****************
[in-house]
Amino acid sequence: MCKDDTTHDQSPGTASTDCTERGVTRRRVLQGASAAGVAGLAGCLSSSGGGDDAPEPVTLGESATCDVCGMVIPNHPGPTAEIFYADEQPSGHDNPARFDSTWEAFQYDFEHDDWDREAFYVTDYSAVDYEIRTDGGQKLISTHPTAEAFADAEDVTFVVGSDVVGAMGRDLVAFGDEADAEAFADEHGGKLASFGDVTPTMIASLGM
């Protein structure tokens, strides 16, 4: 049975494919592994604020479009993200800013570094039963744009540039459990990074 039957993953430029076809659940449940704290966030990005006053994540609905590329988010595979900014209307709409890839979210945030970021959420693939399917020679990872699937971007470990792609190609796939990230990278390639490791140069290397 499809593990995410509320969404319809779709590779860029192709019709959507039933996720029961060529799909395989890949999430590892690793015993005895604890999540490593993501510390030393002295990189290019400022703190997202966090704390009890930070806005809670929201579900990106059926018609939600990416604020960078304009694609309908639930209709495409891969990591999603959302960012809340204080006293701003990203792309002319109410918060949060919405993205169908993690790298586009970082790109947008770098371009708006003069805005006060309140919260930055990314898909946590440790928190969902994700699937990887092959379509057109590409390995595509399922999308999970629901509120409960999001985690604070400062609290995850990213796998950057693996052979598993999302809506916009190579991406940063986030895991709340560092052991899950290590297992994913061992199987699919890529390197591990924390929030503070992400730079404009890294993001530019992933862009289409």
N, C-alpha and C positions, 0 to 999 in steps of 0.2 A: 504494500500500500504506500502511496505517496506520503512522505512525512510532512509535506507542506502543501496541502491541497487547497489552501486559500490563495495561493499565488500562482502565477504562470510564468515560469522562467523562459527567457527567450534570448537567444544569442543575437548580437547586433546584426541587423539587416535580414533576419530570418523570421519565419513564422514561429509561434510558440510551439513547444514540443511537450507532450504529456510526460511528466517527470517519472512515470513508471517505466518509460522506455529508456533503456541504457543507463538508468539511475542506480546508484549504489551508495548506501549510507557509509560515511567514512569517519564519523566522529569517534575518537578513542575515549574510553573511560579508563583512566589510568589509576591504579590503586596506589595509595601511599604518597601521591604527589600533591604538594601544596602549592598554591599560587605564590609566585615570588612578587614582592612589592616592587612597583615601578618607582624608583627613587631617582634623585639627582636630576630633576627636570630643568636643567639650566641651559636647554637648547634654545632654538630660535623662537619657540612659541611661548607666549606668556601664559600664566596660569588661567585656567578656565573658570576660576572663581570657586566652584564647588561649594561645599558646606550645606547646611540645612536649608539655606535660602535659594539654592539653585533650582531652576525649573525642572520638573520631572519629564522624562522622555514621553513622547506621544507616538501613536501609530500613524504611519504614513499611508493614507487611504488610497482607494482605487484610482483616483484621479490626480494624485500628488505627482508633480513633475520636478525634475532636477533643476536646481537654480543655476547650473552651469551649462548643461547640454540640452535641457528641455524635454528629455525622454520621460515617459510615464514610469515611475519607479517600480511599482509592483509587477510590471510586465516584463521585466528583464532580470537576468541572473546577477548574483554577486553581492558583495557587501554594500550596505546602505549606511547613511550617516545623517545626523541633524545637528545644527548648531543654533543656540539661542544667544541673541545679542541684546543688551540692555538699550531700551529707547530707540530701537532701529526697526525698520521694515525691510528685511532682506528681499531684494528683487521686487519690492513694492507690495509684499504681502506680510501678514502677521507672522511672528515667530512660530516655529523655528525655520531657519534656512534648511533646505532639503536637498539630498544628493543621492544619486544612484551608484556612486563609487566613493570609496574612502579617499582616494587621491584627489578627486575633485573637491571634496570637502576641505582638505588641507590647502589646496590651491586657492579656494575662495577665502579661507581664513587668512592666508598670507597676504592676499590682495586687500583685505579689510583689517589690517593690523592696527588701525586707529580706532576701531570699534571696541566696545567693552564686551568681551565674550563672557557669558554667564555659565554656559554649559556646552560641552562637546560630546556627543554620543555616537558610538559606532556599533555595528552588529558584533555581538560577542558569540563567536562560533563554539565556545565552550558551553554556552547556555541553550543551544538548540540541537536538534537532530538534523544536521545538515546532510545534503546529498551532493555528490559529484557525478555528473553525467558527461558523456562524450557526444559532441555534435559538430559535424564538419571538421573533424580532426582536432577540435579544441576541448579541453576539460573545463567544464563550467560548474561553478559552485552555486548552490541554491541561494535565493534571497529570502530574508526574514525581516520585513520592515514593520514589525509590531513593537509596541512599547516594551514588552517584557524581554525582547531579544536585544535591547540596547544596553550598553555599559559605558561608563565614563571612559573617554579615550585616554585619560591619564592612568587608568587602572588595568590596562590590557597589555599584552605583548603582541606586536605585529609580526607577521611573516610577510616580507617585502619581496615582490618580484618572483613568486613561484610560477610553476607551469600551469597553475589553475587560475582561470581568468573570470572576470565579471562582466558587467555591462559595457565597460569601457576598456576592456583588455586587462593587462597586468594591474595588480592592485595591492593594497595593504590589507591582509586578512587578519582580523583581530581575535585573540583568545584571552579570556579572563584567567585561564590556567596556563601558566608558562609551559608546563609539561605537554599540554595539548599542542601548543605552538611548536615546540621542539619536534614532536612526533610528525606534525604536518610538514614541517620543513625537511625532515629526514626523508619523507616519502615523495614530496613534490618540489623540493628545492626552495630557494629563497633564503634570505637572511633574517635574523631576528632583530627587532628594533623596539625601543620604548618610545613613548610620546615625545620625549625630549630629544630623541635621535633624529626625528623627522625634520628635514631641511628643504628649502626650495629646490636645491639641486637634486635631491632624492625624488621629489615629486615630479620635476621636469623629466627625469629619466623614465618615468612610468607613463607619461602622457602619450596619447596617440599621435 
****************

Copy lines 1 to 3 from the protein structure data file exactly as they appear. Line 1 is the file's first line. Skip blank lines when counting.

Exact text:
[in-house]
Amino acid sequence: MCKDDTTHDQSPGTASTDCTERGVTRRRVLQGASAAGVAGLAGCLSSSGGGDDAPEPVTLGESATCDVCGMVIPNHPGPTAEIFYADEQPSGHDNPARFDSTWEAFQYDFEHDDWDREAFYVTDYSAVDYEIRTDGGQKLISTHPTAEAFADAEDVTFVVGSDVVGAMGRDLVAFGDEADAEAFADEHGGKLASFGDVTPTMIASLGM
């Protein structure tokens, strides 16, 4: 049975494919592994604020479009993200800013570094039963744009540039459990990074 039957993953430029076809659940449940704290966030990005006053994540609905590329988010595979900014209307709409890839979210945030970021959420693939399917020679990872699937971007470990792609190609796939990230990278390639490791140069290397 499809593990995410509320969404319809779709590779860029192709019709959507039933996720029961060529799909395989890949999430590892690793015993005895604890999540490593993501510390030393002295990189290019400022703190997202966090704390009890930070806005809670929201579900990106059926018609939600990416604020960078304009694609309908639930209709495409891969990591999603959302960012809340204080006293701003990203792309002319109410918060949060919405993205169908993690790298586009970082790109947008770098371009708006003069805005006060309140919260930055990314898909946590440790928190969902994700699937990887092959379509057109590409390995595509399922999308999970629901509120409960999001985690604070400062609290995850990213796998950057693996052979598993999302809506916009190579991406940063986030895991709340560092052991899950290590297992994913061992199987699919890529390197591990924390929030503070992400730079404009890294993001530019992933862009289409």